The Bromsgrove example is perhaps even more pressing, however, as the road is a clearer example of severance – with housing on both sides of the road. If the A38 were a Highways England road, then under the IAN 195/16 standard (which I’ve covered here) a grade-separated crossing would be a mandatory requirement for a 60mph limit. If that’s not possible, then the speed limit should be lowered, the motor traffic lanes should be narrowed significantly, and the crossings should involve clear sightlines, with only one lane crossed at a time. Something like this kind of thing, which I saw on a distributor road in the city of Zwolle.

There are no signals; this is just a simple priority crossing, with cycles having to give way to motor traffic. However, only one lane has to be crossed a time, motor traffic speeds are much lower, and the visibility is excellent, for all parties. This really isn’t rocket science.

If the council wish to retain a 60mph limit, or four lanes of motor traffic, then that obviously means that human beings should be separated entirely from the road, to insulate them from the increased danger that attempts to cross such a road at-grade would involve. An underpass is the obvious answer in that traffic context.

That would plainly be an expensive undertaking, but really there’s no other safe way of addressing the severance posed by a multiple lane road with such a high speed limit.

Obviously I don’t know the local situation, but I suspect it may be much more appropriate to ‘downgrade’ the road to an urban distributor, with single lanes in each direction, separated by a median, and with a much lower speed limit. That would allow the ‘Zwolle’ type of crossing to be employed, and safely. But there are many other places where that is impossible, or at least undesirable. The Horsham example is one location where the traffic volumes and road context – an explicit bypass – should really necessitate grade separation.

To a large extent, we’re reaping the harvest of decades of road-building and planning with little or no thought for the safety and convenience of anyone who wasn’t in a motor vehicle – people cycling and walking along these roads, or attempting to cross them. It’s going to be difficult and costly to undo that damage. Perhaps it’s not surprising, therefore, that we all reach for the superficially easy option of attempting to change human behaviour, rather than changing the system, when we’re confronted with incidents like the one in Bromsgrove.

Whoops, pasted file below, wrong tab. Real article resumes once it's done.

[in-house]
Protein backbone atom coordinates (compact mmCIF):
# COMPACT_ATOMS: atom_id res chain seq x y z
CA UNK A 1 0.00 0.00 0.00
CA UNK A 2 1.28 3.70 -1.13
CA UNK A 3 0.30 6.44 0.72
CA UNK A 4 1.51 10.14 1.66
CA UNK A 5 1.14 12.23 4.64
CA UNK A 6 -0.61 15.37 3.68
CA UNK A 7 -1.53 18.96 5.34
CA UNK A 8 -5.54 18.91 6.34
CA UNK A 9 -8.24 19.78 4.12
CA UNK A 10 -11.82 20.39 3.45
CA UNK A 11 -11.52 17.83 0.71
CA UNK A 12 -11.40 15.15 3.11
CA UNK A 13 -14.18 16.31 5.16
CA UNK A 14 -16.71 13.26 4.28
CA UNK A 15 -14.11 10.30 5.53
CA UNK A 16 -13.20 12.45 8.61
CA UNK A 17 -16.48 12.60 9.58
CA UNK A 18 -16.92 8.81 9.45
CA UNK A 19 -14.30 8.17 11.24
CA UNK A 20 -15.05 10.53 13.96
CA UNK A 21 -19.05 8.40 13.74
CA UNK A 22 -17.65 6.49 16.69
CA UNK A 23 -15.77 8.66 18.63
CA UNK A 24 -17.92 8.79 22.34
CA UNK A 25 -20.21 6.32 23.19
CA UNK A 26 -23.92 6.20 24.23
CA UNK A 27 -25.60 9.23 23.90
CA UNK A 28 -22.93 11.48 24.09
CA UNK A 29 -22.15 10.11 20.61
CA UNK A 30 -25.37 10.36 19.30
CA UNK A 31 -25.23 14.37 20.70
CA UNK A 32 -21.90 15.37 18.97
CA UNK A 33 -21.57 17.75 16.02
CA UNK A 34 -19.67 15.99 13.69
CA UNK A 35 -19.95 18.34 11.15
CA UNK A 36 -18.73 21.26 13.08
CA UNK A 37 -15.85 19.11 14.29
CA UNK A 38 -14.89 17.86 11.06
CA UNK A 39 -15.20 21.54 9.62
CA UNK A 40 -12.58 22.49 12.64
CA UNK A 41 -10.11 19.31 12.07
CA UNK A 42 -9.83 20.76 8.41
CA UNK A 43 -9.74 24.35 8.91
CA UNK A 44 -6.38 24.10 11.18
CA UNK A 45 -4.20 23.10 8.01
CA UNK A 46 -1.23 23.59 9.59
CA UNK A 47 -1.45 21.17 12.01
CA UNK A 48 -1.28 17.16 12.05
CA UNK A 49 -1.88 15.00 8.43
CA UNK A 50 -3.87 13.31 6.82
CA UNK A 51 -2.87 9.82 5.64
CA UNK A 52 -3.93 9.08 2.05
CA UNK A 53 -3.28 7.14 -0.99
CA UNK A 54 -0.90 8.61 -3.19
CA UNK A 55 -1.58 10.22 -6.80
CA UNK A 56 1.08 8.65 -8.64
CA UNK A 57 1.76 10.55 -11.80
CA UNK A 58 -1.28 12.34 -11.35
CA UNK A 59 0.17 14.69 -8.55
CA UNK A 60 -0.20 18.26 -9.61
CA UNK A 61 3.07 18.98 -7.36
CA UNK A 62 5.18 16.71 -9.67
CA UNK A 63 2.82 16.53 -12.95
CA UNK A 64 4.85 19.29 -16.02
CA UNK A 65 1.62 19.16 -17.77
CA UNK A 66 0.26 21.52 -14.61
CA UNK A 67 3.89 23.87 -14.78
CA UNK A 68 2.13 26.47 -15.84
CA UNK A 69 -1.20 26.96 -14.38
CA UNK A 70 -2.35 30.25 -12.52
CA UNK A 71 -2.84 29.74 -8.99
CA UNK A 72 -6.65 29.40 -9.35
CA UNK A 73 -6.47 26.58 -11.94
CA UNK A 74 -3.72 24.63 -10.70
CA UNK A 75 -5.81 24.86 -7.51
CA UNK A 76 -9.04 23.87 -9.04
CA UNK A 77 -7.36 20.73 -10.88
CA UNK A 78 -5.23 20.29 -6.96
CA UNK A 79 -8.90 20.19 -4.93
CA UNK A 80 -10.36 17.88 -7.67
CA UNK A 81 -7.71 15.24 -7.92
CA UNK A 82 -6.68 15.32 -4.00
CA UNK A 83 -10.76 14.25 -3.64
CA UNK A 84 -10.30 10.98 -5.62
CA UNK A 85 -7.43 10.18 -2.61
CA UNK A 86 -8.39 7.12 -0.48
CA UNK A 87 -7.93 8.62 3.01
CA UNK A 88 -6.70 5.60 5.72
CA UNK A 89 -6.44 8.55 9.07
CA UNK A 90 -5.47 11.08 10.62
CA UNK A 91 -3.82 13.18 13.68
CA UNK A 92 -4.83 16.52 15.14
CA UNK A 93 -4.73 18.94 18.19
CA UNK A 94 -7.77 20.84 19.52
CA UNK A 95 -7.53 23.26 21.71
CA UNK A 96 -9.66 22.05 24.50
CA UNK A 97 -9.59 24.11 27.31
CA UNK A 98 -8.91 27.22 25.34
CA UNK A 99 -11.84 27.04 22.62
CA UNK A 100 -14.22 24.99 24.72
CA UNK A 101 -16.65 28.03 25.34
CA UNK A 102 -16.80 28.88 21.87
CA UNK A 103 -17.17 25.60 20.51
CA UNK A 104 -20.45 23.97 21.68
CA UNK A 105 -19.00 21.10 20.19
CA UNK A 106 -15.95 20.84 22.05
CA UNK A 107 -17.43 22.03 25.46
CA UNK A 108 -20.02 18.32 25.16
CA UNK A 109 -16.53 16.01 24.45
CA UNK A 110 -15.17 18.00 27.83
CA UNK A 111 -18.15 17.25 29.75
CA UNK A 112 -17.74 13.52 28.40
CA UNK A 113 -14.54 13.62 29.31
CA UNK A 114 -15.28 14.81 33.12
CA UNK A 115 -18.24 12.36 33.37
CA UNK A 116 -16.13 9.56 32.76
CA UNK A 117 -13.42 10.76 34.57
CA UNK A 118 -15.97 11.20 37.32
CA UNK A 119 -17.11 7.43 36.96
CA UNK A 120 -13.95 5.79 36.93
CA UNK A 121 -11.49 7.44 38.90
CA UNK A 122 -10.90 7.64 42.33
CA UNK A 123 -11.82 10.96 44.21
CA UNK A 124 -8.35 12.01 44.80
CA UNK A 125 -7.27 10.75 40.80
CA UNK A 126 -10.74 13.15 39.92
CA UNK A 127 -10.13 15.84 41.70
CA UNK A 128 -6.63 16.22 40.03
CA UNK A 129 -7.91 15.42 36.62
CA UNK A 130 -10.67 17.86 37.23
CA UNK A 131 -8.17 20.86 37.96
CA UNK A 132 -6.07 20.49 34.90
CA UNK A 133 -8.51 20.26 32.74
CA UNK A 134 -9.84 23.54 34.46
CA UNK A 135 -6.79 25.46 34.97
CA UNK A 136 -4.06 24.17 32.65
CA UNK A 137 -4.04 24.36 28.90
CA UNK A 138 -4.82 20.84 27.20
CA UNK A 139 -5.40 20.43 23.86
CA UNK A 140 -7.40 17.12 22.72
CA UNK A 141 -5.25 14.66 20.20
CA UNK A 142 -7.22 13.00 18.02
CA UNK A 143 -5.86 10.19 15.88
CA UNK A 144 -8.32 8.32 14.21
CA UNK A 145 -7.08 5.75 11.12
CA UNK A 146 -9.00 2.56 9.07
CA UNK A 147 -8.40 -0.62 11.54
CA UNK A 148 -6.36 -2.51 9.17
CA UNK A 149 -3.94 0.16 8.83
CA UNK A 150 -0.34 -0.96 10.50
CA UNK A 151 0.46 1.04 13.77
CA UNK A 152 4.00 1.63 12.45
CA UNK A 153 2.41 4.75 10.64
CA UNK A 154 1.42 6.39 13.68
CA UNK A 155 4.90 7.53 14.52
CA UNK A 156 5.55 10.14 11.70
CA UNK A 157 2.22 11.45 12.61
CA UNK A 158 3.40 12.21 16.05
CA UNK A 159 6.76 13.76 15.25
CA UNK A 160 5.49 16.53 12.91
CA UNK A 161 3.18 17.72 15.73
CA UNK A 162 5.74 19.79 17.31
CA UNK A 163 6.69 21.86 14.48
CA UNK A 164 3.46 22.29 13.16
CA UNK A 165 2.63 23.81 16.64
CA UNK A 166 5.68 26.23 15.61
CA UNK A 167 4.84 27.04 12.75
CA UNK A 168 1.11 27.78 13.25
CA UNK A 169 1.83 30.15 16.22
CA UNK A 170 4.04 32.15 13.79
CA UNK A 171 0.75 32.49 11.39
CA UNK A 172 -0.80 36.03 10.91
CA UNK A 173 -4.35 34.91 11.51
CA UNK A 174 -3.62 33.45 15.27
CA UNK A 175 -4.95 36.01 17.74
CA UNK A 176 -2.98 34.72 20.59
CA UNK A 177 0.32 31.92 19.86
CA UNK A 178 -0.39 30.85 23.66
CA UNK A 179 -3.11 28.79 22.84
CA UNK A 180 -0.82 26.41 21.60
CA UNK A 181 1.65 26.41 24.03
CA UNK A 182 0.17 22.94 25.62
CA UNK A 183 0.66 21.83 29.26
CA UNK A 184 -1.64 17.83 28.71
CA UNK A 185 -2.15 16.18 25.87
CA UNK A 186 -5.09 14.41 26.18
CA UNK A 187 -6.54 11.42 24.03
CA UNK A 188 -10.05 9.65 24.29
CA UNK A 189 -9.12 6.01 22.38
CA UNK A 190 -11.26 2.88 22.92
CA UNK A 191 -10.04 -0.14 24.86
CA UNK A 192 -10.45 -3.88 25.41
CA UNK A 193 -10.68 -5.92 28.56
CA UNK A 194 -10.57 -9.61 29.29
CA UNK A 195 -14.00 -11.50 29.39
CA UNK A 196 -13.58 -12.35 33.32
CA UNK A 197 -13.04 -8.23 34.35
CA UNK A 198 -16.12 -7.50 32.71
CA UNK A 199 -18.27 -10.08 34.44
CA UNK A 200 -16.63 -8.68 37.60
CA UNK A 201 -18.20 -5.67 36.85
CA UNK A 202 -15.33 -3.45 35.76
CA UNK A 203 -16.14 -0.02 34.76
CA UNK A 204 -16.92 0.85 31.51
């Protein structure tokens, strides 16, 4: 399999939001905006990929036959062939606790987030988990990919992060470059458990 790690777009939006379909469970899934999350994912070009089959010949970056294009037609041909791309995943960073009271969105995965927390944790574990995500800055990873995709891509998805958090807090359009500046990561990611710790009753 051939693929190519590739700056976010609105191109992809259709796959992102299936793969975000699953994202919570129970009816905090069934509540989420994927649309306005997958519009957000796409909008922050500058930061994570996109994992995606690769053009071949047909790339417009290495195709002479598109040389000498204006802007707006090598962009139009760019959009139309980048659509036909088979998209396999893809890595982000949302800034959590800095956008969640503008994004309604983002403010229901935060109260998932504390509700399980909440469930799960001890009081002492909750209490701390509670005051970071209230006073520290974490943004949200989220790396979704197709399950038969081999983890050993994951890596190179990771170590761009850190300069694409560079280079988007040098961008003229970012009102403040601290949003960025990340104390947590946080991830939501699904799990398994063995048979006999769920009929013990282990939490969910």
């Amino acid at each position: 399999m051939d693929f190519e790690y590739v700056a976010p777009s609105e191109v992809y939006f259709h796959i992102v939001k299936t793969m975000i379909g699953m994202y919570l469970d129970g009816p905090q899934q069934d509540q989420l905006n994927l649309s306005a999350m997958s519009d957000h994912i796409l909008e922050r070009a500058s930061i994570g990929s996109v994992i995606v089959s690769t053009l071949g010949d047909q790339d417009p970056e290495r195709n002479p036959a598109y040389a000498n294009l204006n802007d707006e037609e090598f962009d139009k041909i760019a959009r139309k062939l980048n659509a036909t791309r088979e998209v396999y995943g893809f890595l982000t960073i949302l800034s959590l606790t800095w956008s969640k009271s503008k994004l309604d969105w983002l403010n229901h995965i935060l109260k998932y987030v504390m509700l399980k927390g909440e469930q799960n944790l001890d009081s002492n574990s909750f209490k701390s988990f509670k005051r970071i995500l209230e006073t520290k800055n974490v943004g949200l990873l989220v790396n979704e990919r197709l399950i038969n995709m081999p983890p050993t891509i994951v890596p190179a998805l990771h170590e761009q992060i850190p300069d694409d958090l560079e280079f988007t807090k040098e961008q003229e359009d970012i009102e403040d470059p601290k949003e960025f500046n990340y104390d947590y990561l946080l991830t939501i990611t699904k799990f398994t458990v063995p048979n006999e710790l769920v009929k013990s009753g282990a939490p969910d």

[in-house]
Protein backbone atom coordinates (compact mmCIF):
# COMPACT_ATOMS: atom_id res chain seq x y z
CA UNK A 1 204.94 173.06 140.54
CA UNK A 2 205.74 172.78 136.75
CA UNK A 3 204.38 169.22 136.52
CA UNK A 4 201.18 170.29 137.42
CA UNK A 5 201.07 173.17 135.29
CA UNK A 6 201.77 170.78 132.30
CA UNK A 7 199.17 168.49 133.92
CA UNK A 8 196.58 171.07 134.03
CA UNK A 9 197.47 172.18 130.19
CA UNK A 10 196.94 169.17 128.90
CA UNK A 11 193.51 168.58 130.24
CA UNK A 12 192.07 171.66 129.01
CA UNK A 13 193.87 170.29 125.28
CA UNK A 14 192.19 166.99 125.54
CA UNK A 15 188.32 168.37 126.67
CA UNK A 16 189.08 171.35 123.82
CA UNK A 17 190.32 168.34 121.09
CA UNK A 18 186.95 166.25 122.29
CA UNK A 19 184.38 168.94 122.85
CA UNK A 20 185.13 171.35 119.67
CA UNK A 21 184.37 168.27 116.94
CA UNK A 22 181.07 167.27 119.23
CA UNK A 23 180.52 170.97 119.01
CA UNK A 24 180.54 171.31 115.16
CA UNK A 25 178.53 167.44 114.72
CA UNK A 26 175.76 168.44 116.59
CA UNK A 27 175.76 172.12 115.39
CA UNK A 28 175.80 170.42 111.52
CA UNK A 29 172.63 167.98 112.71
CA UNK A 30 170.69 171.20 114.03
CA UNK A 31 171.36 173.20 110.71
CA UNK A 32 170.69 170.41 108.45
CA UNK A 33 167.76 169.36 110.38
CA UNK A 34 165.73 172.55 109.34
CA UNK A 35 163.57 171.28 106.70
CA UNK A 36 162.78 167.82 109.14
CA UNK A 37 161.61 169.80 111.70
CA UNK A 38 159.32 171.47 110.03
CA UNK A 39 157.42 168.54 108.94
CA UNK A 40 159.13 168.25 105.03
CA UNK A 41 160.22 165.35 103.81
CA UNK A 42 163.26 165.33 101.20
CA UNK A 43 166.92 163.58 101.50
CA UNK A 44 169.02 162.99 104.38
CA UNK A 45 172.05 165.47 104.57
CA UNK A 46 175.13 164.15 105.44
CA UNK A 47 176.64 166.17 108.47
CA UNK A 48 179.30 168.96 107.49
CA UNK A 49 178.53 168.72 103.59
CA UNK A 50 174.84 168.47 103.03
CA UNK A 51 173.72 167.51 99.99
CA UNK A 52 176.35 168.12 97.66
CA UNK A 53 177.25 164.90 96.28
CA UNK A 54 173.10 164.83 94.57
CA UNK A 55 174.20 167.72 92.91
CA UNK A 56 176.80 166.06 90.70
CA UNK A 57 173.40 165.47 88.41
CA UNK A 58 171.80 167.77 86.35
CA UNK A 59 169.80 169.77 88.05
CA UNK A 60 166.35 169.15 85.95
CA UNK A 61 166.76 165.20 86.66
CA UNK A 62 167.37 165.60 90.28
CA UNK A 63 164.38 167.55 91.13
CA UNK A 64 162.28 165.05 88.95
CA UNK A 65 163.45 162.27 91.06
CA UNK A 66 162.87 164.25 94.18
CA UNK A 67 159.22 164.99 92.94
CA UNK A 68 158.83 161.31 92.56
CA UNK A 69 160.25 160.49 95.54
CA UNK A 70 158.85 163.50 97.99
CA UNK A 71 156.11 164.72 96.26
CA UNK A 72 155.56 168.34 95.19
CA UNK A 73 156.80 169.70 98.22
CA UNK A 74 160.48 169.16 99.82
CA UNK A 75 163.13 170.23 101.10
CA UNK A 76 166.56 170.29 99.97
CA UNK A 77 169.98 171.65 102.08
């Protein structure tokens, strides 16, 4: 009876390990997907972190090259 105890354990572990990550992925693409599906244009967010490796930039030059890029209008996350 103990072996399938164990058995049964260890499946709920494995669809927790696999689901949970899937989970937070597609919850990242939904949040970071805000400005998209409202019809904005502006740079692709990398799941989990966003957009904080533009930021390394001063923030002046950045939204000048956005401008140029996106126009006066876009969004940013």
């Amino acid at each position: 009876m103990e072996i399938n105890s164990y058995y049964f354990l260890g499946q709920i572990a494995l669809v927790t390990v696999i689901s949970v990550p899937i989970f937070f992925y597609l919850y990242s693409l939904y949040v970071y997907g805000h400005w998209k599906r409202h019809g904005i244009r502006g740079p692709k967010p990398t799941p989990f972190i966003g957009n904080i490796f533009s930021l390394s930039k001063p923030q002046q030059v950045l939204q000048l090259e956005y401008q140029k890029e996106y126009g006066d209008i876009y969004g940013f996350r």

This entry was posted in Safety, Subjective safety, Underpass. Bookmark the permalink.

11 Responses to Instead of blaming individuals, fix the system

  1. Pingback: Instead of blaming individuals, fix the system

  2. Steve says:

    Entirely agree. I was shocked at the weekend by this “crossing” that I passed.,-1.4642289,3a,75y,338.6h,82.32t/data=!3m6!1e1!3m4!1sAhNTW4j1rsMJCnZW1ufCPg!2e0!7i13312!8i6656
    On the right is a footpath from the village, on the left a (very nice) country park. Someone in a wheelchair, with a helper, was attempting to cross. There was so much traffic they never had a chance. Unwilling to put the wheelchair user into harm’s way the helper was darting into the road waving, attempting to get traffic to stop or slow to allow her companion to cross. It was pretty futile. Even when traffic is stopped by the flow of the roundabout, it backs up past the crossing point and an able-bodied person may risk dodging between the stopped cars, a wheelchair user barely has the room or space to do so. Appalling (lack of) design & thought.

  3. Ben says:

    I couldn’t agree more.

    I first saw this video on a new website. A lot of the comments criticised the boy, which was depressing but not unexpected, but I was struck by the fact that this was clearly a pedestrian crossing point. From some comments on twitter, and from google maps, I discovered that this crossing over the A38 links together residential areas, a local school, and parks.

    It’s been designed to dump children (and everyone else) onto to 60-70mph dual carriageway, with no safe crossing and almost no warning to drivers. And, as you say, it does this while forcing anyone on a bike to face the wrong way to see oncoming traffic.

    It’s no less than a death trap, and if my children had to cross here each day to go to school, I’d be extremely worried.

  4. sgeller2012 says: